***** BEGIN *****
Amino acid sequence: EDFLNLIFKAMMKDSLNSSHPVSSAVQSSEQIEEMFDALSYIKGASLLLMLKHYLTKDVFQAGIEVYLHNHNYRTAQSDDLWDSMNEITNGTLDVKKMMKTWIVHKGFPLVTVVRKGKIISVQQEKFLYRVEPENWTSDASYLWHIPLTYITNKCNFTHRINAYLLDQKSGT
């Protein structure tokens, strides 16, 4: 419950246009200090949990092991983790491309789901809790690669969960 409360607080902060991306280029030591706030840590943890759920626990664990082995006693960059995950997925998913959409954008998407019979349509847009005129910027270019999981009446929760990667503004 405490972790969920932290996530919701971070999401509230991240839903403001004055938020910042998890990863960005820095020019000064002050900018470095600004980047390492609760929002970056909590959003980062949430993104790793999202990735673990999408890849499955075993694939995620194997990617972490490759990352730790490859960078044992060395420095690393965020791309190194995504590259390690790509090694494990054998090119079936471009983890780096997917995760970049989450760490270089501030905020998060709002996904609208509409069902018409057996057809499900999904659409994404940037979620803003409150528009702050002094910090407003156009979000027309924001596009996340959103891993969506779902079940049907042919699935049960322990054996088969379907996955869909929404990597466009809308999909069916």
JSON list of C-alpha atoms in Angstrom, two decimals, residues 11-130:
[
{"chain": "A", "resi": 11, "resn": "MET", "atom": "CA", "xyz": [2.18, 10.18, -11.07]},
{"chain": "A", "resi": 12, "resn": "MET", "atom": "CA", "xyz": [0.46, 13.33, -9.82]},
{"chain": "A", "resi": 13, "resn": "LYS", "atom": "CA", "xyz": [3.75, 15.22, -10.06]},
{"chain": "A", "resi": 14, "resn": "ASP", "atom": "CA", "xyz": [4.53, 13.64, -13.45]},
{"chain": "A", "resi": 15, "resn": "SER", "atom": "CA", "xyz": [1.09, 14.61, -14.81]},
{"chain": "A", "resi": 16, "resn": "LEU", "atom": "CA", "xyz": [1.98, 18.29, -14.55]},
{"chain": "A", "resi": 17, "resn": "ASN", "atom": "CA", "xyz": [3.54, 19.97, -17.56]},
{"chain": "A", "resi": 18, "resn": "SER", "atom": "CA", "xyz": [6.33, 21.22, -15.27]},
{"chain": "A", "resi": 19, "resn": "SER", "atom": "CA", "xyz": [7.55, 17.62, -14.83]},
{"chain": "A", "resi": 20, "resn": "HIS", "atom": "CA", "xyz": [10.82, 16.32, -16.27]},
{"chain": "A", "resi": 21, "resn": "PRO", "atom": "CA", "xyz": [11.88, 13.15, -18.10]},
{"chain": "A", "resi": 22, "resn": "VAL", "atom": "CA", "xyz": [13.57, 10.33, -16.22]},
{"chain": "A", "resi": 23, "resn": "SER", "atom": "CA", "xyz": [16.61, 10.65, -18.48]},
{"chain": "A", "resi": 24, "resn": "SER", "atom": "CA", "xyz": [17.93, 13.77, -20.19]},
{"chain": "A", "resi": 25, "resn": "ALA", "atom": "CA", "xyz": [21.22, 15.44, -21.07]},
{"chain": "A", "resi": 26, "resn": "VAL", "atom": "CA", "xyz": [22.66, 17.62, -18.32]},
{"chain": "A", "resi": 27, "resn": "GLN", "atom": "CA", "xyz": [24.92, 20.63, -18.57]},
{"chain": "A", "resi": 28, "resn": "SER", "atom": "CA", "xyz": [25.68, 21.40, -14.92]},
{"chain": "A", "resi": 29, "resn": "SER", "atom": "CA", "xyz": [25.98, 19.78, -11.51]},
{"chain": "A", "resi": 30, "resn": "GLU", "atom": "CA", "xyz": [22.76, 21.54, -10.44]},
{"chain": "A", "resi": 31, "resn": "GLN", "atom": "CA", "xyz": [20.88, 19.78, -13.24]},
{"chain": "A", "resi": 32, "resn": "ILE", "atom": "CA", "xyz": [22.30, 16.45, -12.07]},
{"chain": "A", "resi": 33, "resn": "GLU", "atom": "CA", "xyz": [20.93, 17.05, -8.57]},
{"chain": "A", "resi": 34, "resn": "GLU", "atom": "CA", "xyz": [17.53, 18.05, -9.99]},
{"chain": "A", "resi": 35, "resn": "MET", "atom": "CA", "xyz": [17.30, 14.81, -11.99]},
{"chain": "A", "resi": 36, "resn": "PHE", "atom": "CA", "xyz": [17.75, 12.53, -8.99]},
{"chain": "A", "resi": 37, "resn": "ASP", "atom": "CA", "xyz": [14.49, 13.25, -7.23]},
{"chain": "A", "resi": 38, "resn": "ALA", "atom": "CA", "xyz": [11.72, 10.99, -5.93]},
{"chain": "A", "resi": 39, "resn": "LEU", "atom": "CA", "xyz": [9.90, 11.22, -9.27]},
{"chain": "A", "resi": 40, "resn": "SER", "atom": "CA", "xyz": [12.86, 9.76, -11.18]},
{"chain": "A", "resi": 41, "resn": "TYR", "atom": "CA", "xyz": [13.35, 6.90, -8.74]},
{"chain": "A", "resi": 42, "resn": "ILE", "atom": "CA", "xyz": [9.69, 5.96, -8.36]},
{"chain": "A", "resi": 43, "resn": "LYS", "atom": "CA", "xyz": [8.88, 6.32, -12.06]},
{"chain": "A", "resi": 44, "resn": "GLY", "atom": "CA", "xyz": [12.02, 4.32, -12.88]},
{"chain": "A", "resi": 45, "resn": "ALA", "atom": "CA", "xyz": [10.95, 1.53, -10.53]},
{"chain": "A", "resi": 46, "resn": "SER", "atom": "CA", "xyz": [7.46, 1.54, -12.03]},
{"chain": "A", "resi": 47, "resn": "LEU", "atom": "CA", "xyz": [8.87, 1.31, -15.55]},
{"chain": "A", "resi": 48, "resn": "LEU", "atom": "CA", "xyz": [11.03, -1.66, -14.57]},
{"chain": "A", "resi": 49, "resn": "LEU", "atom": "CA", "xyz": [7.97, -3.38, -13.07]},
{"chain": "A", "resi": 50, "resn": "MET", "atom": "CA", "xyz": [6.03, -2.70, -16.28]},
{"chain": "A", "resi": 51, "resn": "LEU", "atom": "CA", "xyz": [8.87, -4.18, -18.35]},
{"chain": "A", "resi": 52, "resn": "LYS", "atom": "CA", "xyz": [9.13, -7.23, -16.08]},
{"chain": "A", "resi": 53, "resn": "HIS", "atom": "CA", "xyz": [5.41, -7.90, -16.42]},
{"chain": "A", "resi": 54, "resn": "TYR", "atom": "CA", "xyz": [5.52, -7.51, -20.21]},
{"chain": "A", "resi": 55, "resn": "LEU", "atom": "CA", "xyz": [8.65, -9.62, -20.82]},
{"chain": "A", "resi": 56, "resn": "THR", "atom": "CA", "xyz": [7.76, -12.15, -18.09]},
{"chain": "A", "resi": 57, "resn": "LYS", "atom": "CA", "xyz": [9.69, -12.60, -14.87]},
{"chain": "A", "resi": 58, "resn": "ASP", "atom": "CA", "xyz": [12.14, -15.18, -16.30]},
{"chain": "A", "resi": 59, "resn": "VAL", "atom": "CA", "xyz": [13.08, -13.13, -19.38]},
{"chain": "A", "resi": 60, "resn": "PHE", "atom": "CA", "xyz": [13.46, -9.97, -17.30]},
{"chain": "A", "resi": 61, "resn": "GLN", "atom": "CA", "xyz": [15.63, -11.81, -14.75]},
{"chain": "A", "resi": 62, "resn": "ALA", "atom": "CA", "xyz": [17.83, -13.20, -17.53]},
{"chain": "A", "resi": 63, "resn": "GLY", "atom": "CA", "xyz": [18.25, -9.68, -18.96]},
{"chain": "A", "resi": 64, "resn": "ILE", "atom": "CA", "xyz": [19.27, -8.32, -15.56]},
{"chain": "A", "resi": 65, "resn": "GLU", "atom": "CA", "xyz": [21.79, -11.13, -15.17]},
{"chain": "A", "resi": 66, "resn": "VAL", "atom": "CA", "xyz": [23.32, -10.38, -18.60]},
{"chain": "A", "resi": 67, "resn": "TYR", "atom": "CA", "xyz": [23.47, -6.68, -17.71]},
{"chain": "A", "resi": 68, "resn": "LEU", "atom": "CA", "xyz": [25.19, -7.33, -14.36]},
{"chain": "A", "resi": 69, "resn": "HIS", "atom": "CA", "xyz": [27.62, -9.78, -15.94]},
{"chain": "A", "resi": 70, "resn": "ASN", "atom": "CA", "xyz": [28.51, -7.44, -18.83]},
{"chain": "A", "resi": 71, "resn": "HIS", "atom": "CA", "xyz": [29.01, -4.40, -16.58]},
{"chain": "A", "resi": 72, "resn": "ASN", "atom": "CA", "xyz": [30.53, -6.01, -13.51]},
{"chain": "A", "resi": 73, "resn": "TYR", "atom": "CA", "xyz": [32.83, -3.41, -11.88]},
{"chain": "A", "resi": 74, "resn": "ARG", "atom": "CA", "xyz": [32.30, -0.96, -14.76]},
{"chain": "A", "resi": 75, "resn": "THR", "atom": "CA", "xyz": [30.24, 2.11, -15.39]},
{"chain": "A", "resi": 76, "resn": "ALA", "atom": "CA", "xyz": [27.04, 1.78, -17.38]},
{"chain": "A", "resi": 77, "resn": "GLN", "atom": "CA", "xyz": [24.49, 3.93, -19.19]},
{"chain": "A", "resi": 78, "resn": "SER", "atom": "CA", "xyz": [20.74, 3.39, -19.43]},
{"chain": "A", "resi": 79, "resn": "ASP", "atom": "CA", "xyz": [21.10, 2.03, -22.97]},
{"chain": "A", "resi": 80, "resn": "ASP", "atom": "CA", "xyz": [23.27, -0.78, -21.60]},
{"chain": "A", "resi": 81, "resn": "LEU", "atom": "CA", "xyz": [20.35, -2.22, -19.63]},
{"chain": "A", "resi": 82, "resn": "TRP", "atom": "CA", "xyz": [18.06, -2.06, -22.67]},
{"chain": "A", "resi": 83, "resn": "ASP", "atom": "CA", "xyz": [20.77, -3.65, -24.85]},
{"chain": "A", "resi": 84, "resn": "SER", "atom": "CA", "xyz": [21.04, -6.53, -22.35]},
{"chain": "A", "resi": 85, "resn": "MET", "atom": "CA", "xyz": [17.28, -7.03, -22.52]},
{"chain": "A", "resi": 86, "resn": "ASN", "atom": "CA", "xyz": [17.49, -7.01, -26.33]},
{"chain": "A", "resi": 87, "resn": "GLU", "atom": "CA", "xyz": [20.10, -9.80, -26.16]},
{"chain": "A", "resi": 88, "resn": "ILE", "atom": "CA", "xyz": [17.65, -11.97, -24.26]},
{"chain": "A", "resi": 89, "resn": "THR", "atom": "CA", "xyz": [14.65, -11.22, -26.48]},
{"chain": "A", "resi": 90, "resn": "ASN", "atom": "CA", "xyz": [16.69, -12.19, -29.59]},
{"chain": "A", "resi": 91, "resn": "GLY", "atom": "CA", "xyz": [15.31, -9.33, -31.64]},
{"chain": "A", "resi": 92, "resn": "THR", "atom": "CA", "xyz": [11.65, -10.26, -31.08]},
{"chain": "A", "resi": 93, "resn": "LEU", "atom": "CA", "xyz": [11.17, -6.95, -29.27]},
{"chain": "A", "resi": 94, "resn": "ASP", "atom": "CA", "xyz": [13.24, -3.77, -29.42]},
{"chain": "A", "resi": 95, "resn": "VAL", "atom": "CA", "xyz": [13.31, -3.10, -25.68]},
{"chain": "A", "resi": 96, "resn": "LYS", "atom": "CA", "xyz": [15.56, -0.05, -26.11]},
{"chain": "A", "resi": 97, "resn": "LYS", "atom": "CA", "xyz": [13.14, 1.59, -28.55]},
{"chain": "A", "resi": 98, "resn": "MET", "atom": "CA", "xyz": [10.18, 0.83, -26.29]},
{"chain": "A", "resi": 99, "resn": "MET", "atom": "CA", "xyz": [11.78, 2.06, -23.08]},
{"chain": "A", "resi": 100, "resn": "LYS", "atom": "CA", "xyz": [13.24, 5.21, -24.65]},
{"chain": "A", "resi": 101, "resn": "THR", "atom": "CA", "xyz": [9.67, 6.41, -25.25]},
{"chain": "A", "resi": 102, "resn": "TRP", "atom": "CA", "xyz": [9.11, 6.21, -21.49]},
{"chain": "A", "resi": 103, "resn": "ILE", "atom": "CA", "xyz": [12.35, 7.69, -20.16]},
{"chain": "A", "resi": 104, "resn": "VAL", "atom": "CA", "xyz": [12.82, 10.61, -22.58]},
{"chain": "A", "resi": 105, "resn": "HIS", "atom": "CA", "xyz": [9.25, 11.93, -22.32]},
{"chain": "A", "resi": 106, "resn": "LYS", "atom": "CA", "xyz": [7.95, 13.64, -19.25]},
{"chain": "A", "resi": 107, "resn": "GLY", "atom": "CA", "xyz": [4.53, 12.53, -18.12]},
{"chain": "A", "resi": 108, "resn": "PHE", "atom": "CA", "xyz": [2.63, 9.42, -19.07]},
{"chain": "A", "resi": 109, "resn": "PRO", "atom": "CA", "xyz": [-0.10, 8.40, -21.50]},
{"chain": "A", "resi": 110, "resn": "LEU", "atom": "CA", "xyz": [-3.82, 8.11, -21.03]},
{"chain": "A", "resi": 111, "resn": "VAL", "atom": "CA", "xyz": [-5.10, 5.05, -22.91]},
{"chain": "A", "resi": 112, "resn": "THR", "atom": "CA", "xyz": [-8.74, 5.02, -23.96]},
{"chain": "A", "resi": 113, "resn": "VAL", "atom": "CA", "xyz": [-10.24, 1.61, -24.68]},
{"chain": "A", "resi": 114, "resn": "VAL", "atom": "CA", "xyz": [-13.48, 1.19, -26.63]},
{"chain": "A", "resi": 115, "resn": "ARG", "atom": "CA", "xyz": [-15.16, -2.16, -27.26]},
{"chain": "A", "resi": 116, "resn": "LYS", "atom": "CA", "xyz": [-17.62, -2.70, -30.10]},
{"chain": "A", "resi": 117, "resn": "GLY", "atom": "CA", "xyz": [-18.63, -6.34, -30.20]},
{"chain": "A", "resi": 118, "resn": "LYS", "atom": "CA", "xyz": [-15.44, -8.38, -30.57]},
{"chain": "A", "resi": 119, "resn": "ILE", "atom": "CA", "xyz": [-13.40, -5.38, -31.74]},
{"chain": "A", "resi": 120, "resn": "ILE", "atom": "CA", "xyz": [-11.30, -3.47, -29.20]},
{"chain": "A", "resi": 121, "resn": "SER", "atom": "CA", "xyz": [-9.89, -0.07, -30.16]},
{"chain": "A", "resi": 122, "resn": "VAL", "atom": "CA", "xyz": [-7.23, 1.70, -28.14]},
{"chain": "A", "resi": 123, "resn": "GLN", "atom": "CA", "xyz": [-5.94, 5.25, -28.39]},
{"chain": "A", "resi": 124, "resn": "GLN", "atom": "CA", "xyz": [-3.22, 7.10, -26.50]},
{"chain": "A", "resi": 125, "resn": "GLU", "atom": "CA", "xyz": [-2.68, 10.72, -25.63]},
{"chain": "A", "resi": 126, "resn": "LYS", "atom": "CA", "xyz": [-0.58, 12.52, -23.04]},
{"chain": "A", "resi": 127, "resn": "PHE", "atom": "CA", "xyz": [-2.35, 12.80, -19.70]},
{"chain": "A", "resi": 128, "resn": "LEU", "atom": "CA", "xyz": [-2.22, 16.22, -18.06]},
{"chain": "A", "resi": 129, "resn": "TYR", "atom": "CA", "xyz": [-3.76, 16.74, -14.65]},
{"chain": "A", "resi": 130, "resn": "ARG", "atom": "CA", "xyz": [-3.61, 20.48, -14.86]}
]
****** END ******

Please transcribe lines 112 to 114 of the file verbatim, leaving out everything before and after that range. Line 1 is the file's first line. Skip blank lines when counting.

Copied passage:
{"chain": "A", "resi": 118, "resn": "LYS", "atom": "CA", "xyz": [-15.44, -8.38, -30.57]},
{"chain": "A", "resi": 119, "resn": "ILE", "atom": "CA", "xyz": [-13.40, -5.38, -31.74]},
{"chain": "A", "resi": 120, "resn": "ILE", "atom": "CA", "xyz": [-11.30, -3.47, -29.20]},